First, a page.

Macquarie’s dirty little secret

A senior equity capital ­markets banker, who declined to be named, said the more equitable option for Macquarie on the BrisConnections float would have been to lower the share price or postpone the IPO. “There is a fair bit of grey in broker firm allocations,” he said. “But if you are having to take stock back, you should reprice the transaction or pull it.

Responding to the claims, a ­Macquarie spokeswoman said float processes remained fluid until clients were allocated and had paid for stock. “In an IPO, the position of clients with respect to allocation of stock remains fluid until allocation of stock to the broker is firm, and clients make a legally binding commitment and pay for the stock,” a Macquarie ­spokeswoman said. “Therefore the position of each ­client may be different.

Macquarie Group has urged any aggrieved clients who lost money in the initial public offering of the ­BrisConnections toll road in 2008 to raise their ­concerns following claims it allowed a select group of wealthy customers to pull out of the disastrous float.

The undertaking identified compliance failures and lapses in record keeping, risk management and employee training dating as far back as 2008.  ASIC’s statement noted that Macquarie would contact clients dating back to 2004.  While ASIC declined to comment on the BrisConnections accusations this week, Macquarie’s conduct around the float is not thought to have been assessed as part of the company’s enforceable undertaking.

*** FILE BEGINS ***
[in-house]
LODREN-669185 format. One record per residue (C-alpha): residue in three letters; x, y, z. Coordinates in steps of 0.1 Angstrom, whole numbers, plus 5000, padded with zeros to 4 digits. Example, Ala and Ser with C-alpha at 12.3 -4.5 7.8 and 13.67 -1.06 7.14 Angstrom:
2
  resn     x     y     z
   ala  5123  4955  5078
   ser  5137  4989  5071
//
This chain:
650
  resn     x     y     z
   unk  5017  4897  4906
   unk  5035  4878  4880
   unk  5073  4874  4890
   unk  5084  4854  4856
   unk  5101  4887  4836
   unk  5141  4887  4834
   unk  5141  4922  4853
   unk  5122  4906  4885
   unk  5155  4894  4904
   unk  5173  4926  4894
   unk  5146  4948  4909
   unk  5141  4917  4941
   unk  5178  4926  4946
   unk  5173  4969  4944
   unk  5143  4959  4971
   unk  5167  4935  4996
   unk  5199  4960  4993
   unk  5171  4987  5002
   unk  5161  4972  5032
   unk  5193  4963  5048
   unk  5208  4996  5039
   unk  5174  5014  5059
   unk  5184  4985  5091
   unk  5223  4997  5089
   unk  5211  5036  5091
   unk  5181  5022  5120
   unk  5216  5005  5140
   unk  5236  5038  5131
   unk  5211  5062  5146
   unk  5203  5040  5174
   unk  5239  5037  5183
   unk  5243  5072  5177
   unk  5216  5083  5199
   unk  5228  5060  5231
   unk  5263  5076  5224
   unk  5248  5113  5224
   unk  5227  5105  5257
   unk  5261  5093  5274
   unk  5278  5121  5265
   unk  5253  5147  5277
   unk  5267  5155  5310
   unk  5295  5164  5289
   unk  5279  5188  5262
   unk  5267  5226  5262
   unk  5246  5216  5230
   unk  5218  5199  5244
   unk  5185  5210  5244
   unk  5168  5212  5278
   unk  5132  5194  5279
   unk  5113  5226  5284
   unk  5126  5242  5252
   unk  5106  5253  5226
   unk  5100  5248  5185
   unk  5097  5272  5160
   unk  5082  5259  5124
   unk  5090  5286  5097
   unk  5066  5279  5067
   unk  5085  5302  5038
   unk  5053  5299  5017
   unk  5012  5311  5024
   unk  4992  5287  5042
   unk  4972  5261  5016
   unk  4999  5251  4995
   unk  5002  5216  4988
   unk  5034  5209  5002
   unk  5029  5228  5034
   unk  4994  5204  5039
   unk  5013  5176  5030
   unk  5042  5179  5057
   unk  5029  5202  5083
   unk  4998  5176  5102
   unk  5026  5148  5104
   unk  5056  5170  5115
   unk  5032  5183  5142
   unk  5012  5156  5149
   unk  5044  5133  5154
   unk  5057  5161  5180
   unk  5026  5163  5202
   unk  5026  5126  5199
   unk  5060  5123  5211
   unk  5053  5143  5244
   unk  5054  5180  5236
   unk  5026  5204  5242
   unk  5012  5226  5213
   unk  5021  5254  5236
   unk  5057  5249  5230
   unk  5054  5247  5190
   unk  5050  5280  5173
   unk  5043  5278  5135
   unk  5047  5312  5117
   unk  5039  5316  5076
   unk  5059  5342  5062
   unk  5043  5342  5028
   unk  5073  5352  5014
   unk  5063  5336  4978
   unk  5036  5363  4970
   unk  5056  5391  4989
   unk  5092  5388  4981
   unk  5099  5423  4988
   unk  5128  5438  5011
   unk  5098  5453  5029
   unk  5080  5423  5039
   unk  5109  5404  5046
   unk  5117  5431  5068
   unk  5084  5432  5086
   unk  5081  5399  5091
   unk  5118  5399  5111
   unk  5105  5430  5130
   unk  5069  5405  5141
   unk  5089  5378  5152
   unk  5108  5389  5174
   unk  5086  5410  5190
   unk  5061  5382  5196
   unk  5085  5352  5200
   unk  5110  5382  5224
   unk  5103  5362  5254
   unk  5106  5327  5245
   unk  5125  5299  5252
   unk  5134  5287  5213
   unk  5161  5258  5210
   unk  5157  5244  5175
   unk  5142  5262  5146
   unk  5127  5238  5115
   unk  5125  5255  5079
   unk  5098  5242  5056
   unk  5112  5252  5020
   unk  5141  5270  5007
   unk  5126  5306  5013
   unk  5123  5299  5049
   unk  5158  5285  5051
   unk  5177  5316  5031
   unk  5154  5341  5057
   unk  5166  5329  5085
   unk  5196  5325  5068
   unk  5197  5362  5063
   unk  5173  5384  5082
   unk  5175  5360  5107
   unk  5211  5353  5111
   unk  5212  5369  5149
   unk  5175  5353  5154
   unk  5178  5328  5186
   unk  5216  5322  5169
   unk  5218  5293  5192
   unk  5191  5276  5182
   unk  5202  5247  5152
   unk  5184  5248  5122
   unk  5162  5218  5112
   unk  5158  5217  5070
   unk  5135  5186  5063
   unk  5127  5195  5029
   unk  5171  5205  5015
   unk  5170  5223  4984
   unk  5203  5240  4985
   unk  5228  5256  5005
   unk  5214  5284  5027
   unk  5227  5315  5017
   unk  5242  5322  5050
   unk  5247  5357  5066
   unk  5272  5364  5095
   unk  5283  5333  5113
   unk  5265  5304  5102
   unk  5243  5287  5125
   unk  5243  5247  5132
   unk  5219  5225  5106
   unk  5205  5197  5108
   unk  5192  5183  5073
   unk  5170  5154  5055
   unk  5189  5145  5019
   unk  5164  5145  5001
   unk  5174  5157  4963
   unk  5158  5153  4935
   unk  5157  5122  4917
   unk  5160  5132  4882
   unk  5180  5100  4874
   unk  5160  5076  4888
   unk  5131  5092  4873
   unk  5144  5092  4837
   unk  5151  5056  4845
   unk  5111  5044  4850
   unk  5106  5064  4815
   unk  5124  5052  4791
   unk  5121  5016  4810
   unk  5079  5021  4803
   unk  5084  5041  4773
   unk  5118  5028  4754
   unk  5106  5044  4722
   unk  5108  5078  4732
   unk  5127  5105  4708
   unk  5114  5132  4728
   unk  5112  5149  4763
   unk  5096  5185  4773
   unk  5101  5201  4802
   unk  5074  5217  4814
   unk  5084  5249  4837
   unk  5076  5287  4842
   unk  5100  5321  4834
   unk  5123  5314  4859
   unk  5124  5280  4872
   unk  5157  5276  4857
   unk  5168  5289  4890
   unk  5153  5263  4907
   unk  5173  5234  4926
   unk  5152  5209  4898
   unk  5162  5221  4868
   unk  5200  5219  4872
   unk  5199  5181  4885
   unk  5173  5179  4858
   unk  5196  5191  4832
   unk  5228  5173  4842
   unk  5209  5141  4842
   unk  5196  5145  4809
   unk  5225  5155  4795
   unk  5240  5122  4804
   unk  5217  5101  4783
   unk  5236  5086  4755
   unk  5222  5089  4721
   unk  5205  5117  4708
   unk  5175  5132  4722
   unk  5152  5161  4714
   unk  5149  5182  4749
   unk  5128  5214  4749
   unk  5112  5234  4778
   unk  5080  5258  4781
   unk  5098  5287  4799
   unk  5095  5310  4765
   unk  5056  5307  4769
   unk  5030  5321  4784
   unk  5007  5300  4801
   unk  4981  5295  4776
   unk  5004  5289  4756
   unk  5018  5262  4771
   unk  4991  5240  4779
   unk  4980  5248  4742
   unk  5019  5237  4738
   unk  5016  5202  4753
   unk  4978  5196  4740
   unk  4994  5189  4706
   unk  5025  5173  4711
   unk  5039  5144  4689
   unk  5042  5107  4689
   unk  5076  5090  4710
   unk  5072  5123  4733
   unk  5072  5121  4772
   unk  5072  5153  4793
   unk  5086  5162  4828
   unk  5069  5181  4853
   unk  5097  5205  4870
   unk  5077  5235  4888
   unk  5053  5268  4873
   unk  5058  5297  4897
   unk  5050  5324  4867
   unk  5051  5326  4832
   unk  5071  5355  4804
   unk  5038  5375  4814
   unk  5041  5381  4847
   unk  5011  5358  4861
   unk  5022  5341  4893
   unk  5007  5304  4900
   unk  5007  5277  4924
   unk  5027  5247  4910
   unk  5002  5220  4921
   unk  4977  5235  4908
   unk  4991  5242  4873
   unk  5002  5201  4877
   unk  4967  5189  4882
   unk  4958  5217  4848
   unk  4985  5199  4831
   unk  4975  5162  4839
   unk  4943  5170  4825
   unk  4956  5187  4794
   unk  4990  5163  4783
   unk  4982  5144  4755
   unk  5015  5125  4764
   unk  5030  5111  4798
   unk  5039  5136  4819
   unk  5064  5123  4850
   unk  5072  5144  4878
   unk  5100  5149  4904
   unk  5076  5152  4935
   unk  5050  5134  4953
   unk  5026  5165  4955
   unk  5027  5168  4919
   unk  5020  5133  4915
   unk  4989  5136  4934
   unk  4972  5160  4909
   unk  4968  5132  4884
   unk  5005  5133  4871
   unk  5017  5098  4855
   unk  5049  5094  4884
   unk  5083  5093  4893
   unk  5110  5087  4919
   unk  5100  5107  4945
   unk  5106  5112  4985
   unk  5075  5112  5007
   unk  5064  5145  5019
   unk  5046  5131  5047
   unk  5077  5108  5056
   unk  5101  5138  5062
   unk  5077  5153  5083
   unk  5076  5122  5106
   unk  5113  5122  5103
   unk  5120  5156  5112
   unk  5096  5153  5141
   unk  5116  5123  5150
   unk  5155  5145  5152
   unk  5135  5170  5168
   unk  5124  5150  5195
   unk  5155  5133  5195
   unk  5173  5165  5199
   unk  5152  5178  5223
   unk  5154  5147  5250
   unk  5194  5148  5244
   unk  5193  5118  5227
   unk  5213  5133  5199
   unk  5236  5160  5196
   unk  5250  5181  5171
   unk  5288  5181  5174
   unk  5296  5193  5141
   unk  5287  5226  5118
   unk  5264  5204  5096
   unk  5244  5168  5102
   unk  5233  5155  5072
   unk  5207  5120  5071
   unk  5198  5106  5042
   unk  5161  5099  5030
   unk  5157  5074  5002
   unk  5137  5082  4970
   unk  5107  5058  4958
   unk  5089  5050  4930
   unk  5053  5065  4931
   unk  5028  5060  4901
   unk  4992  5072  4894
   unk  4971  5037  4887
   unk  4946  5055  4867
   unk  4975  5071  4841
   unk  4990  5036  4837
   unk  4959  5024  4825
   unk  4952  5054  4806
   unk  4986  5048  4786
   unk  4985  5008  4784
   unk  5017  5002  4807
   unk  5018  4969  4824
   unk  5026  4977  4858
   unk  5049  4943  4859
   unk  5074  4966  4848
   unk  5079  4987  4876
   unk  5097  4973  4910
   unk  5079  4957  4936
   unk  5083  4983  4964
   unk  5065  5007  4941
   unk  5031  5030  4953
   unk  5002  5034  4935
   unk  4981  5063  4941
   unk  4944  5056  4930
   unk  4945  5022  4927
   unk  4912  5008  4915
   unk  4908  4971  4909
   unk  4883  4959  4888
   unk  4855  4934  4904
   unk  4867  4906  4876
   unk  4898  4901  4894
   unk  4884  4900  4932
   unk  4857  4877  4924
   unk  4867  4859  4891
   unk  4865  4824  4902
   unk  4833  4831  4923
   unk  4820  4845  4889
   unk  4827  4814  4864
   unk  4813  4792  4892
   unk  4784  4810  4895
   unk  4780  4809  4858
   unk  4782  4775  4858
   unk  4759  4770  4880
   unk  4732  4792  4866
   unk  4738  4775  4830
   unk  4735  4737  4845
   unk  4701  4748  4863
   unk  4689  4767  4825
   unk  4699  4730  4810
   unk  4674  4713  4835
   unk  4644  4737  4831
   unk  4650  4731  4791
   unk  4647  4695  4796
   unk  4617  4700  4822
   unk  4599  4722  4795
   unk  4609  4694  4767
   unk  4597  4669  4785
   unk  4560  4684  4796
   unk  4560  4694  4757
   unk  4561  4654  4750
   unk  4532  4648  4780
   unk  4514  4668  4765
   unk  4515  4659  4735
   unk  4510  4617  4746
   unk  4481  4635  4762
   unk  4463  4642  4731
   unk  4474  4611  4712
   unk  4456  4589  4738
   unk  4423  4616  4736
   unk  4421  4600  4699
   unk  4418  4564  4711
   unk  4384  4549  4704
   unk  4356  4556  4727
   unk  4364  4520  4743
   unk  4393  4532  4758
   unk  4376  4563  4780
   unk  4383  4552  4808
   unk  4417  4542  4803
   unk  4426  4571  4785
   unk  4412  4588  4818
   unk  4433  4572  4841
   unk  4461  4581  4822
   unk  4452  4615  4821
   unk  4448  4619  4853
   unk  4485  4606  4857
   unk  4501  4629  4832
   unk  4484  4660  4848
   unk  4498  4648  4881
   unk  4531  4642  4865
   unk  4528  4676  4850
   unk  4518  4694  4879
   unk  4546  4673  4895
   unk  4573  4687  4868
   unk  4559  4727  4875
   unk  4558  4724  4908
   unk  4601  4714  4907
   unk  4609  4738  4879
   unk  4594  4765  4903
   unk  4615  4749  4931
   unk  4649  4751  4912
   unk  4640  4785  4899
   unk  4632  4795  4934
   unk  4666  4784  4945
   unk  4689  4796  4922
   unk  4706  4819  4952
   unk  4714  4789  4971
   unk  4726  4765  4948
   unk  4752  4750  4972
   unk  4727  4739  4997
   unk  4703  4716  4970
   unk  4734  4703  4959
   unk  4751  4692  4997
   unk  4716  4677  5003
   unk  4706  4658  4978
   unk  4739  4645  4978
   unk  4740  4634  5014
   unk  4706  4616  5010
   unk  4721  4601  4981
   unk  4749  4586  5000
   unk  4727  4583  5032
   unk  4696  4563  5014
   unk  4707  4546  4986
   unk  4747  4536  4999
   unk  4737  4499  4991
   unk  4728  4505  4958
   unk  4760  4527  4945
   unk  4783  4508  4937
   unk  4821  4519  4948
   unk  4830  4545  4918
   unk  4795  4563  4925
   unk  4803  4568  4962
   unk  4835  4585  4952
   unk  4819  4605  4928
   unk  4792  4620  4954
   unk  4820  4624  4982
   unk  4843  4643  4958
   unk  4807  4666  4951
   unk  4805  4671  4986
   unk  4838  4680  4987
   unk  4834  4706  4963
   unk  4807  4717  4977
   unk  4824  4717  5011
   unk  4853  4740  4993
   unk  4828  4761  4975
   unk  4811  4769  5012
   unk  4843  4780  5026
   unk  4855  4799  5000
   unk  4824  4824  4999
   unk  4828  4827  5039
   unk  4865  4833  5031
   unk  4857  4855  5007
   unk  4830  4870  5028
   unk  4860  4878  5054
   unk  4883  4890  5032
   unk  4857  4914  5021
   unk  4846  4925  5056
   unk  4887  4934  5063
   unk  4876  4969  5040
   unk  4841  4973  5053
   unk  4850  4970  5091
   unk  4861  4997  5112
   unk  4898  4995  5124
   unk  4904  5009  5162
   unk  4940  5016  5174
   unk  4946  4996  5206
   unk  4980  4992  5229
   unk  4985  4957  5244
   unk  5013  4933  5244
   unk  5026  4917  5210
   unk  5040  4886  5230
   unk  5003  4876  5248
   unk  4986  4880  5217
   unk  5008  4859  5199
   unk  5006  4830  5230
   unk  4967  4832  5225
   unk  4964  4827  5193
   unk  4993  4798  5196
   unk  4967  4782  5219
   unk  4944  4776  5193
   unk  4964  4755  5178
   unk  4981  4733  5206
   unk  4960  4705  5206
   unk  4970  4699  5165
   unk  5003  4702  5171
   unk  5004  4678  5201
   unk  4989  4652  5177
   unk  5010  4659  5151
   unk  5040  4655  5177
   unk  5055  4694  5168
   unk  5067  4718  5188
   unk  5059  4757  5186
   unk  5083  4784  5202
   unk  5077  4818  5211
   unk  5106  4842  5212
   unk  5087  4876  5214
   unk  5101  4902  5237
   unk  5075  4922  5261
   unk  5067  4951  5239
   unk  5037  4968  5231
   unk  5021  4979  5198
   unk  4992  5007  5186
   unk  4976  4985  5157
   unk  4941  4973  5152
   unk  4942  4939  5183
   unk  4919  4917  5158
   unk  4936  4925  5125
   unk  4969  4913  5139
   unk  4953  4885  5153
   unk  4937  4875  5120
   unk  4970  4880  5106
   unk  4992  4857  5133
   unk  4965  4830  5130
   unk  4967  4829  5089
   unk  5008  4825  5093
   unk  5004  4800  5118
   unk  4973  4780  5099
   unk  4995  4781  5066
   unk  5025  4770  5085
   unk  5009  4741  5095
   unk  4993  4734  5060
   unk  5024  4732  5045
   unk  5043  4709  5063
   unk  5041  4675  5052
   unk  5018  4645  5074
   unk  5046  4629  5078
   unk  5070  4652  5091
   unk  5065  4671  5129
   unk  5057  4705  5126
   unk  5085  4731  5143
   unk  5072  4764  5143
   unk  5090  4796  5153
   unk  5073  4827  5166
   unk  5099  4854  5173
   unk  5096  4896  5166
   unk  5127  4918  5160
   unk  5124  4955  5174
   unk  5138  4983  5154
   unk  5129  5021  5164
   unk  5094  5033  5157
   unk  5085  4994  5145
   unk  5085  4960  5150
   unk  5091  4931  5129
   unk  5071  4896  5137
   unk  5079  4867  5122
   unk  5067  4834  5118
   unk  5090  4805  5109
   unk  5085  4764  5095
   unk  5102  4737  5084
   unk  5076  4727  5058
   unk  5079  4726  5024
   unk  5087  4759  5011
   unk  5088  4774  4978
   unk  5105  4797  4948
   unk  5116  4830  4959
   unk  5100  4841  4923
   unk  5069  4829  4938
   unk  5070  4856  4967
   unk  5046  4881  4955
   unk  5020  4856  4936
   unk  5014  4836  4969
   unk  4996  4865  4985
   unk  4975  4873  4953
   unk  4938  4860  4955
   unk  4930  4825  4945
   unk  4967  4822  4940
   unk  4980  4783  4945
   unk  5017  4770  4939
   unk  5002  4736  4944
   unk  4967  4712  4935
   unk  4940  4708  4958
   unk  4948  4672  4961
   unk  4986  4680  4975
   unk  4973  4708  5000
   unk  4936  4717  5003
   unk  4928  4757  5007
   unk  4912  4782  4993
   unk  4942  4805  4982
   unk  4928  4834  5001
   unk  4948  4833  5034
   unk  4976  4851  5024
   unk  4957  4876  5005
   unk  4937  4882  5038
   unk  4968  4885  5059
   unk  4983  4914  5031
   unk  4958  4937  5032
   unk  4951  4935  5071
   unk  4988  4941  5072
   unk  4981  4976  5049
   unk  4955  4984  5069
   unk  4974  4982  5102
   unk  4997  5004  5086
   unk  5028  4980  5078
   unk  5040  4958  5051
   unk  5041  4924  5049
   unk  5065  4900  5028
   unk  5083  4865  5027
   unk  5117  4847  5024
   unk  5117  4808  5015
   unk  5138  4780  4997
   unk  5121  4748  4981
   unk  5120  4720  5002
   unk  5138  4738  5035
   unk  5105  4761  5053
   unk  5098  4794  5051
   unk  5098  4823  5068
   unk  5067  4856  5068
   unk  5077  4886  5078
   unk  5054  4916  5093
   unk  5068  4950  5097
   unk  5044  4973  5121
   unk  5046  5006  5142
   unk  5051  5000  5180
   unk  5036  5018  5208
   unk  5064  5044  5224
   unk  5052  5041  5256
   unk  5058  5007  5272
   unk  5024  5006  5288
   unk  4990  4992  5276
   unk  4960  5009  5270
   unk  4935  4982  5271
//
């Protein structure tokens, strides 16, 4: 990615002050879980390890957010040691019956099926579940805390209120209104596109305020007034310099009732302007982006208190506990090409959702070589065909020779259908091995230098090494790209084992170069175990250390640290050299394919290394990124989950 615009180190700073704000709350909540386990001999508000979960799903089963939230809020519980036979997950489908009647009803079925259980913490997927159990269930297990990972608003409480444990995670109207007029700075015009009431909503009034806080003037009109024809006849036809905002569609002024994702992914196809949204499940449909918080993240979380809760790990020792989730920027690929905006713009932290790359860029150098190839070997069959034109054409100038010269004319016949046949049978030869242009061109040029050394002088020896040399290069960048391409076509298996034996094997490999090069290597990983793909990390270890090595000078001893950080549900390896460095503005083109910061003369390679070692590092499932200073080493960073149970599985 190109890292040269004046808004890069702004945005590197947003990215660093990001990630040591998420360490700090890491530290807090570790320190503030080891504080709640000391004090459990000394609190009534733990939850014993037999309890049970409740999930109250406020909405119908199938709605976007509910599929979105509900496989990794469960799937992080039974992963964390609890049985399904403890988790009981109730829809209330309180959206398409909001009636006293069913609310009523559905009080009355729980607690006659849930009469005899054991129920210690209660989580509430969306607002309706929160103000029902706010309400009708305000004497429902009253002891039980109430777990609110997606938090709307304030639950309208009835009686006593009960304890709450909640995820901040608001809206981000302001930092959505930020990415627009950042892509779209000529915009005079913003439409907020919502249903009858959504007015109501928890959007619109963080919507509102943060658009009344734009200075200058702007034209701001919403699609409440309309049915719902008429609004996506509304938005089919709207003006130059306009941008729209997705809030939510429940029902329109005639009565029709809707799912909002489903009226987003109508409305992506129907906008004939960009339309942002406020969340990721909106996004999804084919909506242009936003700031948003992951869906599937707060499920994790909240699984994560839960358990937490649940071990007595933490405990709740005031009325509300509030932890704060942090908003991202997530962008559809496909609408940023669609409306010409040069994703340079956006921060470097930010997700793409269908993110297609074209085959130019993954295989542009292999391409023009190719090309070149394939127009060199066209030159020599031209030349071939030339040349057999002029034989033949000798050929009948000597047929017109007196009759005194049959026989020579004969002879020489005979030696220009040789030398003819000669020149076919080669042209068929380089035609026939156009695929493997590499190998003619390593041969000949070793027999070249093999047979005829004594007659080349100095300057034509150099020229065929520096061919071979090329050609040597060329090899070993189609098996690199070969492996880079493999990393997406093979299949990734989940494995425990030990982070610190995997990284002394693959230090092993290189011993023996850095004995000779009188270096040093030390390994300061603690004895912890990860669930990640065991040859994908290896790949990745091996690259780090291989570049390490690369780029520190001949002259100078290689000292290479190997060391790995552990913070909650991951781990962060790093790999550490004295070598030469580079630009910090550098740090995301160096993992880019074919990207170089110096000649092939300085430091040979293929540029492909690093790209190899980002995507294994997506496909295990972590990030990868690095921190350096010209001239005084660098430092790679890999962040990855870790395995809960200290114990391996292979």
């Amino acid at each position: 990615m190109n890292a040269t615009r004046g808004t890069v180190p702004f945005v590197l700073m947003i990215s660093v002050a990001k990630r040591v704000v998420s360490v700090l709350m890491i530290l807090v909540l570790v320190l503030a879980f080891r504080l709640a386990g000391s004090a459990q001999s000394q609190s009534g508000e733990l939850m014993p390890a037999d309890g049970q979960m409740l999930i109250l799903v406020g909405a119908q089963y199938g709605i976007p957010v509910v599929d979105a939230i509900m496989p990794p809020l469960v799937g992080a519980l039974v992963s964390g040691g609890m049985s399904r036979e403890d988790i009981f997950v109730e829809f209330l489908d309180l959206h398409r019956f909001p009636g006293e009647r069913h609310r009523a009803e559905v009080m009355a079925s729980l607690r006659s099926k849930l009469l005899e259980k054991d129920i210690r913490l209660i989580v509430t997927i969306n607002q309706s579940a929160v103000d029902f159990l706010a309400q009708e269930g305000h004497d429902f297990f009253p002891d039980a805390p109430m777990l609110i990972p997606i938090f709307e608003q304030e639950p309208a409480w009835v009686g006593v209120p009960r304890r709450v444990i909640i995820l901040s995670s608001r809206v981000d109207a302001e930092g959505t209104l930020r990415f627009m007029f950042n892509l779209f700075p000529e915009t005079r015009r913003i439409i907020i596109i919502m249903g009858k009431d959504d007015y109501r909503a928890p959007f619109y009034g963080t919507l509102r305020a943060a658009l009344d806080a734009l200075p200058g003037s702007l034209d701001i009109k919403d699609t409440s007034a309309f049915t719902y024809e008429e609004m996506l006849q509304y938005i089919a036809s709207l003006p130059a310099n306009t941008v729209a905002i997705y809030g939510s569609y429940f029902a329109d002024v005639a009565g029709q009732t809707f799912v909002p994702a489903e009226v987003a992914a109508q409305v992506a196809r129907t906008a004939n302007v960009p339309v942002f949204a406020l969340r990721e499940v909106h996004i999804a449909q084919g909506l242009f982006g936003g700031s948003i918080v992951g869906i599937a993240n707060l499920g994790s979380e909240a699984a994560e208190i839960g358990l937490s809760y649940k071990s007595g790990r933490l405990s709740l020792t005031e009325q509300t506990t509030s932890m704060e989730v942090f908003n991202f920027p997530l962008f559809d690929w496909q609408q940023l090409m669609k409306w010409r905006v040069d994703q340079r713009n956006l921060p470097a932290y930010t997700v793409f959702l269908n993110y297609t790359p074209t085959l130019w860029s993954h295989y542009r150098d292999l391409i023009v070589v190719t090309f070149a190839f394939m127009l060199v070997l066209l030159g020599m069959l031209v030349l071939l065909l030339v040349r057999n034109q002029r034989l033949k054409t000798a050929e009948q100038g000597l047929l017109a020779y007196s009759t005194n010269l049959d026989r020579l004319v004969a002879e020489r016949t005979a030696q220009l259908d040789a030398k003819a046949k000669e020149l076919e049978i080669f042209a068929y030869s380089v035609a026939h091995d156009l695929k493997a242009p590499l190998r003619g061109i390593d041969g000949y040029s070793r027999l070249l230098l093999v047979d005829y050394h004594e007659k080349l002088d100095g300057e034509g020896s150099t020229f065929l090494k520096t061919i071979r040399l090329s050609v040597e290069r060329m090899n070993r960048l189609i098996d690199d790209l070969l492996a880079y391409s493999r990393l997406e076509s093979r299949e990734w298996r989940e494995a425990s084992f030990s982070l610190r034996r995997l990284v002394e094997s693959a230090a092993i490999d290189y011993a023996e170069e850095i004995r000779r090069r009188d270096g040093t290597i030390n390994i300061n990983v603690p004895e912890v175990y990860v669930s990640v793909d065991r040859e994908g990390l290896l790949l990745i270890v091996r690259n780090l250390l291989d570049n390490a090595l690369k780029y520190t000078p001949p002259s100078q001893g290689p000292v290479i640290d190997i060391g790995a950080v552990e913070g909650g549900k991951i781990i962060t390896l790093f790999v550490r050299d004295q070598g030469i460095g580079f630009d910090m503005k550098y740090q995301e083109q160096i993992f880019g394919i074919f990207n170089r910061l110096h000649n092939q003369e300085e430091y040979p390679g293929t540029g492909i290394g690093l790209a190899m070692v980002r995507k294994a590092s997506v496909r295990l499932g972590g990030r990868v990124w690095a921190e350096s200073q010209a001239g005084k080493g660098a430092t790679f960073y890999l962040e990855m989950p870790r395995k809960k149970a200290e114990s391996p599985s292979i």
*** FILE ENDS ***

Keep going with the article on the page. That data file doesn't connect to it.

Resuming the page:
Another Macquarie insider said, “The bottom line is BrisConnections is one of the dirtiest secrets that Macquarie hopes never sees the light of day. “Some clients had not agreed to ­anything but were force fed it as their adviser was not one of the chosen few allowed to hand stock back.

The decision to allow selected private client advisers to hand back stock ­created animosity between the wealth unit and Macquarie’s capital markets division that was working to ensure the float was a success. “Some thought the brokers should wear it.

Sources said advisers - who are ­typically paid on commission - who returned BrisConnections stock to Macquarie had to pay the bank a fee equal to 10 per cent of the value of those shares. “Some did that in 12 months.

The firm is seeking to fix a string of compliance deficiencies and lax record keeping. “They knew it [the IPO] was going to tank,” another Macquarie insider said of the BrisConnections float. “The changes since the EU are lipservice and the culture has stayed the same. “If you were a small client or small business writer, you were left with stock.

All clients should be treated the same,” managing director of Sirius Fund Management Kieran Kelly said. “There’s always been an underlying compromise with having a wealth management area and stockbroking arm tied to an investment bank and I don’t know how you remove that ­conflict of interest.

The investment bank allowed some wealthy customers to pull out of the ­BrisConnections initial public offering in 2008 when it looked like the float was going to tank, according to seven current and former Macquarie staff.

Senior executives at Macquarie ­Private Wealth came up with the plan to allow some clients to opt out and picked which advisers could ­participate, the sources said.

Read more here: SMH


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